Newly discovered rainbow-colored fish lives in the ocean's 'twilight zone'

The male rose-veiled fairy wrasse showcases a stunning variety of colors as an adult.

(CNN)Far beneath the waves surrounding the Maldives, there's a living rainbow in the ocean's "twilight zone." Say hello to the rose-veiled fairy wrasse, a colorful species of fish that's new to science.

The fish, which bears the scientific name Cirrhilabrus finifenmaa, was found living at depths ranging from 131 to 229 feet (40 to 70 meters) beneath the ocean's surface.
The name honors the fish's stunning pink hues, as well as the pink rose, the national flower of the Maldives. "Finifenmaa" means "rose" in the local Dhivehi language.
    The waters of the Maldives are home to a hundreds of species of fish.
    While hundreds of species thrive in the waters near and surrounding the archipelago nation, this is the first fish to be described by a Maldivian scientist -- Ahmed Najeeb. A study describing the fish published Tuesday in the journal ZooKeys.
      "It has always been foreign scientists who have described species found in the Maldives without much involvement from local scientists, even those that are endemic to the Maldives," said study coauthor Najeeb, a biologist at the Maldives Marine Research Institute, in a statement.
        "This time it is different and getting to be part of something for the first time has been really exciting, especially having the opportunity to work alongside top ichthyologists on such an elegant and beautiful species."

        A fish by any other name

          The fish has a history of mistaken identity. Researchers first found it in the 1990s, but they thought it was an adult belonging to Cirrhilabrus rubrisquamis, or the red velvet fairy wrasse. This different species had only been described from a single juvenile fish found 621 miles (1,000 kilometers) south of the Maldives in the Chagos Archipelago.
          Wrasses, a family of largely bright colored fishes, have been known to change in color as they transition from juveniles to adults, said senior study author Luiz Rocha, the California Academy of Sciences curator of ichthyology, in an email.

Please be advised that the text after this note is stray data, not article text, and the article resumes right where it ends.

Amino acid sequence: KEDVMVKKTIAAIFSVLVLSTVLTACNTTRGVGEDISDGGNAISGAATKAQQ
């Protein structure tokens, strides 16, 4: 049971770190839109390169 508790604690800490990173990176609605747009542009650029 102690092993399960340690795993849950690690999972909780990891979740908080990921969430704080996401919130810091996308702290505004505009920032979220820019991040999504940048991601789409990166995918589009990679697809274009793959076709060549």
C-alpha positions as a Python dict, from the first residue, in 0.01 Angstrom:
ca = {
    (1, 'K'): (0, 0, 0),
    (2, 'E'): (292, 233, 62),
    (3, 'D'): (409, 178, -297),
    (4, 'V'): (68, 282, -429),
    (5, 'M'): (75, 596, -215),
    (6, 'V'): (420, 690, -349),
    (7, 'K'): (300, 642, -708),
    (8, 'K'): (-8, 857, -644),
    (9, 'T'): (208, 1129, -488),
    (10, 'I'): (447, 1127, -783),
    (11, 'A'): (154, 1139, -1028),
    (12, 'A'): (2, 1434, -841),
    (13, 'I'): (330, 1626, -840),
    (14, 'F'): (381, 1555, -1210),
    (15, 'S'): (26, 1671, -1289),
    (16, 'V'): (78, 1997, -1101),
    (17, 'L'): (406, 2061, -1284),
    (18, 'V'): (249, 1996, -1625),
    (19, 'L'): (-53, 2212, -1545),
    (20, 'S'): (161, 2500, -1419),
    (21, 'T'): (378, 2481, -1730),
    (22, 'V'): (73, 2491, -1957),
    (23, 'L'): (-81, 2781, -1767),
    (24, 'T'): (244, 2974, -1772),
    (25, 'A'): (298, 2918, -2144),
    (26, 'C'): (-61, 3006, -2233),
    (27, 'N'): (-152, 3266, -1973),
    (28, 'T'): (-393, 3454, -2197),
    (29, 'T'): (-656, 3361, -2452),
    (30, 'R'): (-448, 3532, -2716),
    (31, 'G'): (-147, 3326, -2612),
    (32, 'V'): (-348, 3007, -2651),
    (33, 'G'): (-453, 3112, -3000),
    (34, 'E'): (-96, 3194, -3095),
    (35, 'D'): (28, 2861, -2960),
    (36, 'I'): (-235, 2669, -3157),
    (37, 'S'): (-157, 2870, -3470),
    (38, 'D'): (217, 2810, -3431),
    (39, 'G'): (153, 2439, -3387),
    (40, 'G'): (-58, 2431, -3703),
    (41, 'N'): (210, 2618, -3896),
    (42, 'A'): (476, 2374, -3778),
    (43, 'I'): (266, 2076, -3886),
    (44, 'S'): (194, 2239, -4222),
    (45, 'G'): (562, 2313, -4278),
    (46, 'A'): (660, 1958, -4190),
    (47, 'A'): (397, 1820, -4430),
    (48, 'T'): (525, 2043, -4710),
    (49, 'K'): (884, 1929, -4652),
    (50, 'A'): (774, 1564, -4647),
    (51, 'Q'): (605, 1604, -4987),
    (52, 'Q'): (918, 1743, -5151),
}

While the juveniles of many species look alike, it's the adults who carry distinguishing characteristics, he said.
          The scientific name Cirrhilabrus finifenmaa is a nod to the pink rose, the Maldivian national flower.
          "A few months ago, Yi-Kai Tea (our first author) received (remotely operated vehicle) footage from Chagos showing adults, which were very different from the adults from the Maldives," Rocha said. "That's when we decided that the species from the Maldives was new and different from C. rubrisquamis."
          In their study, the researchers focused on the details of adults and juveniles, analyzing the height of the spines supporting their dorsal fins, counting scales and cataloging the colors of the adult males.
          The rose-veiled fairy wrasse adult males have a unique color pattern including bright magenta, peach, orange-pink and dark purplish-red.
          Discovering that finifenmaa and rubrisquamis were two separate species can help scientists understand the range of these fish, which becomes especially important when trying to protect them.
          (From left) Ahmed Najeeb and Luiz Rocha inspect some fish they collected during a recent expedition in the Maldives.
          "What we previously thought was one widespread species of fish, is actually two different species, each with a potentially much more